tlhIngan-Hol Archive: Tue Dec 14 09:22:36 1999

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Re: KLBC: tlhIngan Hol vIqeq vIneH

SuStel and I were both in the crowd listening to Marc Okrand 
explain how this happened. He remembered a lot of detail I had 
forgotten and has explained things quite well. I just want to 
add a couple details I remember.


On Sun, 13 Dec 2099 20:40:00 -0500 David Trimboli 
<> wrote:

> > Incidentally, was <jonta'> a back-fit?  It seems to be composed
> > of <jon> + <ta'> (i.e. "captured").
> Yes.  ln Star Trek III, Commander Kruge tells his gunner:
> DoS jonta' neH
> Target: only the engines.  "Target engines only."
> (Note that this is not a complete sentence.  It's just a couple of noun
> phrases.)
> After the USS Grissom is destroyed, he shouts at the gunner:
> qama'pu' jonta' neH
> I wanted prisoners!
> See what's happening here?  {jonta' neH} shows up again!
> In fact, Marc Okrand has explained this line.  I believe I heard it from him
> at qep'a' wejDIch.
> Originally, there was a word *{ma'} meaning "tell."  That would make
> {qama'pu' jonta' neH} mean "I told you only the engines!"  Aha!!
> But somewhere along the line, as happens all too often in Star Trek movies,
> someone decided to change the subtitle.  Now, {qama'pu' jonta' neH} suddenly
> meant "I wanted prisoners!"

Apparently, the script originally only had the line "Target 
engines only". That scene was shot twice. The first time, 
Christopher Lloyd forgot the first word, so they shot the scene 
over again. The first take was then an "outtake". It was on 
film, but it wasn't intended to be used for the movie.

In editing, the director realized that nobody had explained why 
Kruge asked the gunner to target engines only or why he got so 
upset and killed the gunner. He decided that he wanted added to 
the script the line "I wanted prisoners!" It was too late to 
shoot such a scene. The set had been torn down, etc. Okrand was 
called in to work with the outtakes and creatively figure out 
how to do this.

He apparently chose the outtake to use with the original 
subtitle, figuring that it was close enough to work. That left 
him with a couple needed syllables for the new subtitle.
> So, when writing the dictionary, Okrand had to backfit.  {qama'pu'}, which
> previously was a verb *{ma'}

Note that the word {ma'} is now defined as "accommodate". More 
MO humor.

> with the verb prefix {qa-} "I-you" and verb
> suffix {-pu'} "completed" (though I'll bet at that time it was when Okrand
> was still using tense instead of aspect), was turned into "prisoners."  He
> decided that {qama'} was "prisoner," and that {-pu'} was not just a verb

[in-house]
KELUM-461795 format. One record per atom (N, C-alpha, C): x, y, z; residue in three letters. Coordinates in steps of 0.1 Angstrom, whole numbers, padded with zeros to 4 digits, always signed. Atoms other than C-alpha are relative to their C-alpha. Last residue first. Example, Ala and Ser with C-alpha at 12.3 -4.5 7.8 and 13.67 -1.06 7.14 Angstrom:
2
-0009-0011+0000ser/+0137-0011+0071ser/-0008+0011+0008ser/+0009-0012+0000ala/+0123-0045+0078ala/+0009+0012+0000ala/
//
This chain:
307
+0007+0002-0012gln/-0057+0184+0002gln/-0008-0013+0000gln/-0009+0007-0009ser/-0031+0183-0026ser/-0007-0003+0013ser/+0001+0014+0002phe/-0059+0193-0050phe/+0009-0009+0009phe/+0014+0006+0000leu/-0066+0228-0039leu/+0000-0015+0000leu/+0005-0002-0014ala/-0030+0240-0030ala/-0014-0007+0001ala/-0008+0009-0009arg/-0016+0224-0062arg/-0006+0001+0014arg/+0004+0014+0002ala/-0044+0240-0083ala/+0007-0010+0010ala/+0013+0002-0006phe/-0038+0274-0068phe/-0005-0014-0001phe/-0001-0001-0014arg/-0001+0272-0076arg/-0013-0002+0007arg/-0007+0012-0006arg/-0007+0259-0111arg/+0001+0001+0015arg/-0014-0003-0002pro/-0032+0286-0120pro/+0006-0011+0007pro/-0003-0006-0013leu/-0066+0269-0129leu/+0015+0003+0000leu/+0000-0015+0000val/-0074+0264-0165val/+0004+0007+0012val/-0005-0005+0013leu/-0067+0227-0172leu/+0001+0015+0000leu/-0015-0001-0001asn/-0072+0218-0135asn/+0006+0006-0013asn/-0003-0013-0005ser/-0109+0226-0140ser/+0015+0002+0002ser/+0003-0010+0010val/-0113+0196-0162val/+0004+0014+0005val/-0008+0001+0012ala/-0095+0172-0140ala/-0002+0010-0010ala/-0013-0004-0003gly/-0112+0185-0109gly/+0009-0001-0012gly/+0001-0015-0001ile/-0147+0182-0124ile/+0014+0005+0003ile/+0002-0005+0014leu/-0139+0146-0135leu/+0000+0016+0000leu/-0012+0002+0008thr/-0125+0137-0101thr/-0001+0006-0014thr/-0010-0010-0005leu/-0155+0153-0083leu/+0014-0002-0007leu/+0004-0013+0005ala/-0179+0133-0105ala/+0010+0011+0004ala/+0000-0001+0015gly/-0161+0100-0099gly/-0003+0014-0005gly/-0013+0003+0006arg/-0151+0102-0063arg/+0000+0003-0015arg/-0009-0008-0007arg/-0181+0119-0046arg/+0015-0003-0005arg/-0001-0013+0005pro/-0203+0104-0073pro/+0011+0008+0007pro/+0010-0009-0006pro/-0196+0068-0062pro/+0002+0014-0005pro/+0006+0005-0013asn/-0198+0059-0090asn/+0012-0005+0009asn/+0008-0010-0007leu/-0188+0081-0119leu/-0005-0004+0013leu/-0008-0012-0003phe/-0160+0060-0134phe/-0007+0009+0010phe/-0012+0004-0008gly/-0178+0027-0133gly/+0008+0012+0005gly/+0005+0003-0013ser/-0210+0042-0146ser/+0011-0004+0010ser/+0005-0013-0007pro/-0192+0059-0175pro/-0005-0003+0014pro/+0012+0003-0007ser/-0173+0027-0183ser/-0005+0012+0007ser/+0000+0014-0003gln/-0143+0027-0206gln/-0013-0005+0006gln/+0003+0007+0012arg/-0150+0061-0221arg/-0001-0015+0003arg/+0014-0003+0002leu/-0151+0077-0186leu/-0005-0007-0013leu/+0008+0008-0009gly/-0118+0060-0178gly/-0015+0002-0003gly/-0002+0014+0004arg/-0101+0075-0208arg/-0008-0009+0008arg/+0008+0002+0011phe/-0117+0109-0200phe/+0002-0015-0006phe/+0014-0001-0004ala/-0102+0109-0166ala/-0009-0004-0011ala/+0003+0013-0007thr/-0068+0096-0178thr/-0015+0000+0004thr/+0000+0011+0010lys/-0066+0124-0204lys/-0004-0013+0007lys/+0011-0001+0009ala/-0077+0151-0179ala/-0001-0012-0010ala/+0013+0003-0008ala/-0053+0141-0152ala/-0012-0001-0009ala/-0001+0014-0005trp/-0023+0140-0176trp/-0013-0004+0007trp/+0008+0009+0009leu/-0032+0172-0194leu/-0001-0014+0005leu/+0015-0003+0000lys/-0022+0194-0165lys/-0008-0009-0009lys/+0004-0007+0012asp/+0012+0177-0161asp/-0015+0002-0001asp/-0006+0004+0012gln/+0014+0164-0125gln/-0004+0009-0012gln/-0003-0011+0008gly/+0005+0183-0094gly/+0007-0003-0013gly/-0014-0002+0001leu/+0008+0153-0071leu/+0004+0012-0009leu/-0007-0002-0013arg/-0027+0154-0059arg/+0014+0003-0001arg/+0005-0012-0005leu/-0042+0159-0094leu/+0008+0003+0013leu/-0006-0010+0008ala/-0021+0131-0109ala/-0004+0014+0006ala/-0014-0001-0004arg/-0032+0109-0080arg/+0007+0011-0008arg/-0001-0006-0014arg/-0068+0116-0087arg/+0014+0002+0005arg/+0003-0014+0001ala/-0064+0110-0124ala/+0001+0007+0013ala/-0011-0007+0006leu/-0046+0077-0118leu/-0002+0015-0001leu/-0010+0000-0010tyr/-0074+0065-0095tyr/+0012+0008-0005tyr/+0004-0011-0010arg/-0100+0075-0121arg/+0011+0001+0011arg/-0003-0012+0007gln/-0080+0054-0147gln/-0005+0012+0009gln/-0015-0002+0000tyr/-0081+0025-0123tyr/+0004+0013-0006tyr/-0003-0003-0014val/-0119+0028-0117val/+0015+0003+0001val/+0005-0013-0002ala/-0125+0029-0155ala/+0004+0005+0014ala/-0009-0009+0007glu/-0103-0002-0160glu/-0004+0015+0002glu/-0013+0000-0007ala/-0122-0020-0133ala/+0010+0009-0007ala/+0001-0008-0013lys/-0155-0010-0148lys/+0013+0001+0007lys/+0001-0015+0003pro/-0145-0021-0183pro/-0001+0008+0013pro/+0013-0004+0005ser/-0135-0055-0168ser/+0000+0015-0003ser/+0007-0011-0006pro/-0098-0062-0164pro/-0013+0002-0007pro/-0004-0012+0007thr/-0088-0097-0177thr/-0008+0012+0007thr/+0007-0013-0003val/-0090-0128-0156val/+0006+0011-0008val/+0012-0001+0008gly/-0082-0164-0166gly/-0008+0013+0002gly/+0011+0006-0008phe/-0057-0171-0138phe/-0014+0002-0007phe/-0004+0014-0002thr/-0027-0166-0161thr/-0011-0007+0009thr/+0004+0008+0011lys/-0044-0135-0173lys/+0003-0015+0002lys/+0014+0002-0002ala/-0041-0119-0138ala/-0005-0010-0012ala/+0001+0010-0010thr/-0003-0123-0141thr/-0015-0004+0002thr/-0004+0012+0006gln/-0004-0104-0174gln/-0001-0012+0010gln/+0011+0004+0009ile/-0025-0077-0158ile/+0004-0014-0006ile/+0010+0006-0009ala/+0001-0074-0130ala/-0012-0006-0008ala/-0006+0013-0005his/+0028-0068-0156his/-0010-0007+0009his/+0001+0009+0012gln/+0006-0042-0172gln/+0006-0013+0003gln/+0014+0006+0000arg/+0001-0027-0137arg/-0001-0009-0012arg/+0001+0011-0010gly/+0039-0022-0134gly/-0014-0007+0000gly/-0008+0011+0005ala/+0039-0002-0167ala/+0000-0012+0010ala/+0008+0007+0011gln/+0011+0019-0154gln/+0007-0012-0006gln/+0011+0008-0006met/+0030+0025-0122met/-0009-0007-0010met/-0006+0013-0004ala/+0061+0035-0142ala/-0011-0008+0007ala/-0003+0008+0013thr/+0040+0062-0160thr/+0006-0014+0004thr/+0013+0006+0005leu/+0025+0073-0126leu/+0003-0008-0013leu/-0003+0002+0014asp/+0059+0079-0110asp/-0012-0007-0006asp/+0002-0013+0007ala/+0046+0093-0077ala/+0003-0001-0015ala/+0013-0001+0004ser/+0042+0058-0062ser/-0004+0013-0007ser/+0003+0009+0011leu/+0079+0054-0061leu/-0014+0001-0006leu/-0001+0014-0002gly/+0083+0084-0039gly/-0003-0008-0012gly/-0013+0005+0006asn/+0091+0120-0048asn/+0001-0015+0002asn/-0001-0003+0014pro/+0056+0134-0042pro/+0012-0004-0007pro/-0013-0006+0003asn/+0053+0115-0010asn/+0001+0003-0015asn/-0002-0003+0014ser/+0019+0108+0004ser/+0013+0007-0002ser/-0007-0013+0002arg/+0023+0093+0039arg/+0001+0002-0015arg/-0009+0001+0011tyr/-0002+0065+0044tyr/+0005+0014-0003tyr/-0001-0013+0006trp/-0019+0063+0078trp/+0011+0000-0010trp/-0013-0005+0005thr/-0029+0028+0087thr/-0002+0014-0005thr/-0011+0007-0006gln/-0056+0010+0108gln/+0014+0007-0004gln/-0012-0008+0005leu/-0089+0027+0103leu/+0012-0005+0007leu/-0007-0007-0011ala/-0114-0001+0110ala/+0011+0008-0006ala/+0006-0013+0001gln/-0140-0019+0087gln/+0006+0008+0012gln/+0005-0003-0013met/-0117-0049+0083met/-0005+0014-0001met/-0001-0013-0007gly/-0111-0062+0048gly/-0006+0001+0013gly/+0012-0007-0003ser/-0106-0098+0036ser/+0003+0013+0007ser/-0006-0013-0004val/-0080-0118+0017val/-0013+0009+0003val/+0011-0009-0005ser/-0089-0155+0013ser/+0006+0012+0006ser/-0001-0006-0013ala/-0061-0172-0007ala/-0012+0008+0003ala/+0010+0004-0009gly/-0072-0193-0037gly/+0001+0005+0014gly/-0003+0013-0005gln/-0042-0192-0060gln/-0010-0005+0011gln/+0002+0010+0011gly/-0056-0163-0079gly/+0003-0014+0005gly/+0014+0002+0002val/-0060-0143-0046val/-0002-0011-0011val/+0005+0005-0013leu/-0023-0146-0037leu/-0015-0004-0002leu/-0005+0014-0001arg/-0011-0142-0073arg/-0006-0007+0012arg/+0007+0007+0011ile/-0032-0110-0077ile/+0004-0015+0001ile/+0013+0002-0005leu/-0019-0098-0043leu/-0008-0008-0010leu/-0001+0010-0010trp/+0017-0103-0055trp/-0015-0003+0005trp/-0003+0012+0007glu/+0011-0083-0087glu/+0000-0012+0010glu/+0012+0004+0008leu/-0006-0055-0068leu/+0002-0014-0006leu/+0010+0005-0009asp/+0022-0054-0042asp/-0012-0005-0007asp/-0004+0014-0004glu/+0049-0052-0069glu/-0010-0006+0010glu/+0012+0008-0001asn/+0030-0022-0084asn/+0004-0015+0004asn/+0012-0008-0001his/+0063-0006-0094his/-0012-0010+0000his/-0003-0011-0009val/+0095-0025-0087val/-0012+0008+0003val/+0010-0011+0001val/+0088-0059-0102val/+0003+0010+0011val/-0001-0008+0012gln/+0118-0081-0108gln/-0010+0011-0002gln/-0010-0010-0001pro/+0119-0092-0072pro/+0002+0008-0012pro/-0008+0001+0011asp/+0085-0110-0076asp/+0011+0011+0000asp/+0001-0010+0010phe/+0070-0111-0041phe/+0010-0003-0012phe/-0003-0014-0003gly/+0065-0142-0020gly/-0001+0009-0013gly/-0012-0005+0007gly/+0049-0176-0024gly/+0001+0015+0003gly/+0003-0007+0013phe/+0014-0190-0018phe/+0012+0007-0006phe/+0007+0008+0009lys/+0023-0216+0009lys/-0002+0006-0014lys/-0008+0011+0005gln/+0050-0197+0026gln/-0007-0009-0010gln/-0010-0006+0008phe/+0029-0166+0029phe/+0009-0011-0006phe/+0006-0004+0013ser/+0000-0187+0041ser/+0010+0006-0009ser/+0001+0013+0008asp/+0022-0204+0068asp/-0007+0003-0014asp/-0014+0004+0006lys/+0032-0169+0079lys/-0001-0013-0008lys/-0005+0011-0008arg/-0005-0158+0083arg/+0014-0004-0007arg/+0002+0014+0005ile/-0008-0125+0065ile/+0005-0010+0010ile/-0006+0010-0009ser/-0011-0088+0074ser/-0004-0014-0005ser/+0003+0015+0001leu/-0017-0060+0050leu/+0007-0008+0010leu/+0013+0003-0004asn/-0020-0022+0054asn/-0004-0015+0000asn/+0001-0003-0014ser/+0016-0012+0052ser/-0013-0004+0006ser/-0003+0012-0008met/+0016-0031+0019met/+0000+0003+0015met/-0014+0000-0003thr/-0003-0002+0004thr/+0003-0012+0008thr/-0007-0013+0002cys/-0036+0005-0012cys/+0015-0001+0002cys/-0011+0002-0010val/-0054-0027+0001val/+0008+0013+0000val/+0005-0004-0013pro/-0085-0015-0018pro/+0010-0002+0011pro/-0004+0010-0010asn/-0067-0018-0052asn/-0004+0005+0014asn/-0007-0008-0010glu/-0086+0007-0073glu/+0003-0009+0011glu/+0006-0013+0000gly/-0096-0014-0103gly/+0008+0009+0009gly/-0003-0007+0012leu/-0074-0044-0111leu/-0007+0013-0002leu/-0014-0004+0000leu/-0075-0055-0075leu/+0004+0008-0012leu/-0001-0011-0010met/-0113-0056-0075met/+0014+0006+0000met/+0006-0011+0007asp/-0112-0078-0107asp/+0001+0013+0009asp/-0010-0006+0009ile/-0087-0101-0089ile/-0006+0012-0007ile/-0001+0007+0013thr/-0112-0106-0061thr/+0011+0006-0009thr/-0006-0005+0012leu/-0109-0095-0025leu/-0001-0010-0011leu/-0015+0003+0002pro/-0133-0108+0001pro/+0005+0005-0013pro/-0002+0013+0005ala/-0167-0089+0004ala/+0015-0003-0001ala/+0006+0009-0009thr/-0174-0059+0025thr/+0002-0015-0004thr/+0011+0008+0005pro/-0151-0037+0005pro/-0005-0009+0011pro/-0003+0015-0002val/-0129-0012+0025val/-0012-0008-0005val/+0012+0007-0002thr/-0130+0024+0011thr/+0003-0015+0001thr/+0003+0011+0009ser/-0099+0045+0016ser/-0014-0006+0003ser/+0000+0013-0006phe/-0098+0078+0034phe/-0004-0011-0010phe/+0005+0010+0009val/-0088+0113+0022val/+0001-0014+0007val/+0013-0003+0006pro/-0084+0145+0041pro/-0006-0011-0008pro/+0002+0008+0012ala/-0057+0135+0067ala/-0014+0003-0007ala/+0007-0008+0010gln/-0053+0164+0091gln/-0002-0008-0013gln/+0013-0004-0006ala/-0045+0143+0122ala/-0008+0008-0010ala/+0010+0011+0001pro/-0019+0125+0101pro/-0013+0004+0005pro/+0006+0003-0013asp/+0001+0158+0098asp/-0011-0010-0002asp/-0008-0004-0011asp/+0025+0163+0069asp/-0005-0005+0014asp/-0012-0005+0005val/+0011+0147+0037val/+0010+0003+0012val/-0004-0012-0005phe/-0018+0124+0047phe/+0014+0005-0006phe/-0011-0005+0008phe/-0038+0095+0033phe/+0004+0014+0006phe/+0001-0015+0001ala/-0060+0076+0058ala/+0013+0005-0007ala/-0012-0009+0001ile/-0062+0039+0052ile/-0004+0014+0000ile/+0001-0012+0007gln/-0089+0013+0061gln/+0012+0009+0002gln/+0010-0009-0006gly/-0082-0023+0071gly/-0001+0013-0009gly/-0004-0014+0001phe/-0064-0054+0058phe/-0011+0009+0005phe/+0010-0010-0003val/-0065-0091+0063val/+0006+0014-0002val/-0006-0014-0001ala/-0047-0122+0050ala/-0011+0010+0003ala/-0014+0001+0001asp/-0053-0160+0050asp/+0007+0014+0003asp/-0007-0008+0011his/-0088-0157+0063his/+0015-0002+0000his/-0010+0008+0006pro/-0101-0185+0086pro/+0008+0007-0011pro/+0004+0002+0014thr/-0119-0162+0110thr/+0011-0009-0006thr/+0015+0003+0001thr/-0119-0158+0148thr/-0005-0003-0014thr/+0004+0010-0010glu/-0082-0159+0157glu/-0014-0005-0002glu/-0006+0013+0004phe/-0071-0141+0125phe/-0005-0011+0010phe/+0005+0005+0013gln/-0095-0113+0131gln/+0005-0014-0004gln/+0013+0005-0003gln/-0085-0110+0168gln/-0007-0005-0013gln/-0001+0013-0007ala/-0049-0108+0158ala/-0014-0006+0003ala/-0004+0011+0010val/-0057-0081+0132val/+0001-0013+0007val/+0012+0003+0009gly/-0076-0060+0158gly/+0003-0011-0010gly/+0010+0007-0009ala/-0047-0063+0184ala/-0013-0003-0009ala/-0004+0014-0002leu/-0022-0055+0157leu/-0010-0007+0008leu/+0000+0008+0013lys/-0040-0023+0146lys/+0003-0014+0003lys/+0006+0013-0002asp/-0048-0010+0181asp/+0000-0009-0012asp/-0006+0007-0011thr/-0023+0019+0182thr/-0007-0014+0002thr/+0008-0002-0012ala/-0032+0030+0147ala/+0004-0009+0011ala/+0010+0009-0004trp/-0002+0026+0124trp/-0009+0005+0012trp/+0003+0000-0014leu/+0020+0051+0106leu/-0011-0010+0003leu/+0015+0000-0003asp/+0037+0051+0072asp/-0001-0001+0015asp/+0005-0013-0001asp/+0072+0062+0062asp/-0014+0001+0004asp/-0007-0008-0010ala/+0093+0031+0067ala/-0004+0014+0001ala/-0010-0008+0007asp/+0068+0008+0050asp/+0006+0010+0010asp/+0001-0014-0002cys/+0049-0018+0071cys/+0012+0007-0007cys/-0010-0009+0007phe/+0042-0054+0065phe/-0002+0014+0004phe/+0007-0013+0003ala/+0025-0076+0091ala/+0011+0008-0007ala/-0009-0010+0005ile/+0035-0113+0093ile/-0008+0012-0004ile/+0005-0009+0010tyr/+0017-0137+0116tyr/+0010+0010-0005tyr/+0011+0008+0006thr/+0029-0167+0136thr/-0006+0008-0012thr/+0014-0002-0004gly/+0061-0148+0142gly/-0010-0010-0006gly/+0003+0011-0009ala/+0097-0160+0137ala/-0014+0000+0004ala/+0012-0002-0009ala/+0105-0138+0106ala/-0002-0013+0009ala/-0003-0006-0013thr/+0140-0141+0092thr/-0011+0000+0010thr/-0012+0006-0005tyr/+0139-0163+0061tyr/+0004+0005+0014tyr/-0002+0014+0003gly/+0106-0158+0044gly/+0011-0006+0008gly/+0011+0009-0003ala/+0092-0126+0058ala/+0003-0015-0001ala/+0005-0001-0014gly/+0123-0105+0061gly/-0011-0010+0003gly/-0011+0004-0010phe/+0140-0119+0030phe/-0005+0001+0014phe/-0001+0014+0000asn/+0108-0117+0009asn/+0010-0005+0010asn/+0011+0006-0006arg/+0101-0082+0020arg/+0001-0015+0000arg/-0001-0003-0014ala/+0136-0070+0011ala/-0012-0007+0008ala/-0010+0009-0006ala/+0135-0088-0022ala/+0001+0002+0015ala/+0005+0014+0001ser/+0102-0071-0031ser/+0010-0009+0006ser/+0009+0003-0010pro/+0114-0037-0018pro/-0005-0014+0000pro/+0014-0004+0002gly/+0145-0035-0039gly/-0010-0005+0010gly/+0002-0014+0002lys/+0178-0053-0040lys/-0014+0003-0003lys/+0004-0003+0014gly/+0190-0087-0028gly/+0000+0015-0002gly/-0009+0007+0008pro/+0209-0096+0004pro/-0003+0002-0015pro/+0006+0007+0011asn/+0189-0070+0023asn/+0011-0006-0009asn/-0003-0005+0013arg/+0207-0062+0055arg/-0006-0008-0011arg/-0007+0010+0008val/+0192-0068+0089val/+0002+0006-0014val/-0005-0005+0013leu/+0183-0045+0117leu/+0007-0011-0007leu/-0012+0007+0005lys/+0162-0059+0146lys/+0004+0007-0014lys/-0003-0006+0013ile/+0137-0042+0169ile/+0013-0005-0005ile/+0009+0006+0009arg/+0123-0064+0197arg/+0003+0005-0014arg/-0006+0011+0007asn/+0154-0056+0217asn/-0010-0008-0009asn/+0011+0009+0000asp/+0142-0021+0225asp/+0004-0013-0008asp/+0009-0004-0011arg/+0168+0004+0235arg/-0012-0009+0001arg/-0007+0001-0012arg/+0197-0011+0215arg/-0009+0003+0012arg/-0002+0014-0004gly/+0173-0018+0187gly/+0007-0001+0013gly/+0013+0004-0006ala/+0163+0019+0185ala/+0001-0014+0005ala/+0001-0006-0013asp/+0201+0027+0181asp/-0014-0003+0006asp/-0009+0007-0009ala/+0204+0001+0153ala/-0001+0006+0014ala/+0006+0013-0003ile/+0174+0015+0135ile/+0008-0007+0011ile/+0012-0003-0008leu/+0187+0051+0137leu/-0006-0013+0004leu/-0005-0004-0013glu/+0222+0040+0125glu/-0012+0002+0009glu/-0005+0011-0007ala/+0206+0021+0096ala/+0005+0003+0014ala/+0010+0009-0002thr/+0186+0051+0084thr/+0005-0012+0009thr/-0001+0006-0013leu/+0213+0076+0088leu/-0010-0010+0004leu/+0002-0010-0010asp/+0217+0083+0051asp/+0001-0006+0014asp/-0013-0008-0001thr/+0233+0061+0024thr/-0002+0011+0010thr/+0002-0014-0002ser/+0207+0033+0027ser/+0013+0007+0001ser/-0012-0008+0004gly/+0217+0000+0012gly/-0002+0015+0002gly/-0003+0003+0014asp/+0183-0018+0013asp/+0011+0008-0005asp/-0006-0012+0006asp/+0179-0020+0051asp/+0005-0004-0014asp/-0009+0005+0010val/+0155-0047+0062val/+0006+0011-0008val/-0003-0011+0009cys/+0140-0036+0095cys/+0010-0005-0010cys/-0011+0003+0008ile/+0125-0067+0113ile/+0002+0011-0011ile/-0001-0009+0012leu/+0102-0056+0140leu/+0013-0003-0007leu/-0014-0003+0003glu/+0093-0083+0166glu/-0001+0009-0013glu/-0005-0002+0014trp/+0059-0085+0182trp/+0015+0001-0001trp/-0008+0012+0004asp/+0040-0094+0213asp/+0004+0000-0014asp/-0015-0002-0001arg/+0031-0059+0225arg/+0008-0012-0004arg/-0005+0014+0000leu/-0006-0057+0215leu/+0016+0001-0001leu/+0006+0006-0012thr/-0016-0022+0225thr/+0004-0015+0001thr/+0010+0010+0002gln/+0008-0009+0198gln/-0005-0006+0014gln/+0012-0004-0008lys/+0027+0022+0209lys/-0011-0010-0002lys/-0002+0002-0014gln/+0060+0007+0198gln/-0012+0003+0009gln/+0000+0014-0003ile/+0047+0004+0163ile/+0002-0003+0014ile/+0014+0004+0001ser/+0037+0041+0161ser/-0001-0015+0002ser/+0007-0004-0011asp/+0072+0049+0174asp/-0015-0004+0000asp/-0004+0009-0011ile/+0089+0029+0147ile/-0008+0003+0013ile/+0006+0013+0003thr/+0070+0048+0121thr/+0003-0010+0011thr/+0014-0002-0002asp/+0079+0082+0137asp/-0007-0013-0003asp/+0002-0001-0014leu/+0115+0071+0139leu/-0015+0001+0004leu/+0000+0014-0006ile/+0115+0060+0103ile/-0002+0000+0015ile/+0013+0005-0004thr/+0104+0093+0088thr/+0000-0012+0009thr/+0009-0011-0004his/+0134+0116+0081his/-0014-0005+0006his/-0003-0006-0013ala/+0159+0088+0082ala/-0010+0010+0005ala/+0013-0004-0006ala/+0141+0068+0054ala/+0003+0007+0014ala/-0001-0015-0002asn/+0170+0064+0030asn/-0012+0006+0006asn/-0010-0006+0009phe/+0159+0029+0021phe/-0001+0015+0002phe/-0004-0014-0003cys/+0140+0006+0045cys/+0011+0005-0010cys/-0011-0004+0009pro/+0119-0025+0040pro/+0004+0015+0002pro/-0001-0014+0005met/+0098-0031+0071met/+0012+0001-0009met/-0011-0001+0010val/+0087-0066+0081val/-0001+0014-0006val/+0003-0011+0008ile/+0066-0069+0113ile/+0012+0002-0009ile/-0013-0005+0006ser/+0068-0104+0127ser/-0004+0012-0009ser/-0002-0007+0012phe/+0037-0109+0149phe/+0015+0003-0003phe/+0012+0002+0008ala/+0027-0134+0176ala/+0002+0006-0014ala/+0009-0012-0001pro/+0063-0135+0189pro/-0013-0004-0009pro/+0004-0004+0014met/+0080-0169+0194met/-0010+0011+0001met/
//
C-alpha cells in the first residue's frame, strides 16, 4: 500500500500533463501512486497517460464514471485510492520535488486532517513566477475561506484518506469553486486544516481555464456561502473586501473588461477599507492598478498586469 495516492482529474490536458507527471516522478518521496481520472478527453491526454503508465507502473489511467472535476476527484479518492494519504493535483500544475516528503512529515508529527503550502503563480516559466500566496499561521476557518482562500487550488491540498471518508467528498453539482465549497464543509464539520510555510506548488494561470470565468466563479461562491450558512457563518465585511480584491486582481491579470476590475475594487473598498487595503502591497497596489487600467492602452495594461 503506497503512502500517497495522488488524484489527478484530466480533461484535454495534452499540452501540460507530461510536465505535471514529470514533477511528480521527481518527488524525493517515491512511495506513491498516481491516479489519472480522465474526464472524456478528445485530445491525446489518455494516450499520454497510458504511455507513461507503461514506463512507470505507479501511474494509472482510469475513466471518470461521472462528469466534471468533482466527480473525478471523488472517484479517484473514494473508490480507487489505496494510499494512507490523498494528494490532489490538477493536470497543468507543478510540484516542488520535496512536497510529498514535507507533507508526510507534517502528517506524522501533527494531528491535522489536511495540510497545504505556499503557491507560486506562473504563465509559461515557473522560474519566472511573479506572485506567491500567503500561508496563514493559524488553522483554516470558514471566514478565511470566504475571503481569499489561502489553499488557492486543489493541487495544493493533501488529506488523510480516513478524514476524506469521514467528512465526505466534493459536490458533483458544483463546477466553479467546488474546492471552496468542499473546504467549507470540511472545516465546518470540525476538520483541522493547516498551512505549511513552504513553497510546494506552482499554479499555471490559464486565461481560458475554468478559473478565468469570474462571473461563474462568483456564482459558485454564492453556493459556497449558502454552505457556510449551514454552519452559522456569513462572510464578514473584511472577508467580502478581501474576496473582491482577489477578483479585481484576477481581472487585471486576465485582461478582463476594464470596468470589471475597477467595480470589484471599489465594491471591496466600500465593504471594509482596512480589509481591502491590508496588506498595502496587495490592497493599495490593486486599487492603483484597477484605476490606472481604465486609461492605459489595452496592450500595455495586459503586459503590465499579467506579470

> suffix meaning "completed," but also a noun suffix meaning "plural."  He had
> surely already come up with the plural suffix {-mey}, so this caused the
> distinction between different plural suffixes (things, beings, body parts).

He said that he had already created {-mey}, so he had to explain 
why there would be two different plural suffixes.
> {jonta' neH} had meant "engines only," but became one of the reasons we have
> Clipped Klingon.  He decided the whole sentence meant "I wanted to capture
> prisoners," and made {jonta' neH} a clipped form, with some new words.
> {jon} became "capture," and a new aspect suffix, {-ta'} was born.  The verb
> {neH} "want" was also created here.

Also note that {neH} is being used as the second verb of a 
Sentence As Object construction, with no {'e'}, and now it is 
the only verb that behaves this way. Additionally, this single 
line may have been the whole reason Okrand changed {-pu'} to 
mean aspect instead of tense, since now {neH} needs to be past 
tense, but it has no suffix. If nothing else, this line almost 
certainly explains the least popular grammatical rule in the 
language: The second verb of SAO can't take a Type 7 verb suffix.
> Thus, {qama'pu' jonta' neH}, which originally meant "I told you engines
> only" became "Wanted prisoners."

Or more accurately, "Wanted accomplished-capture prisoners".
> As you can plainly see, this one little sentence became the basis for a
> great deal of the grammar that we know today.  Without that subtitle change,
> Klingon would be a very different animal.
Surely there is no other single example of backfitting in any of 
the movies that has had as profound an effect on the grammar.
> SuStel
> Stardate 99950.2


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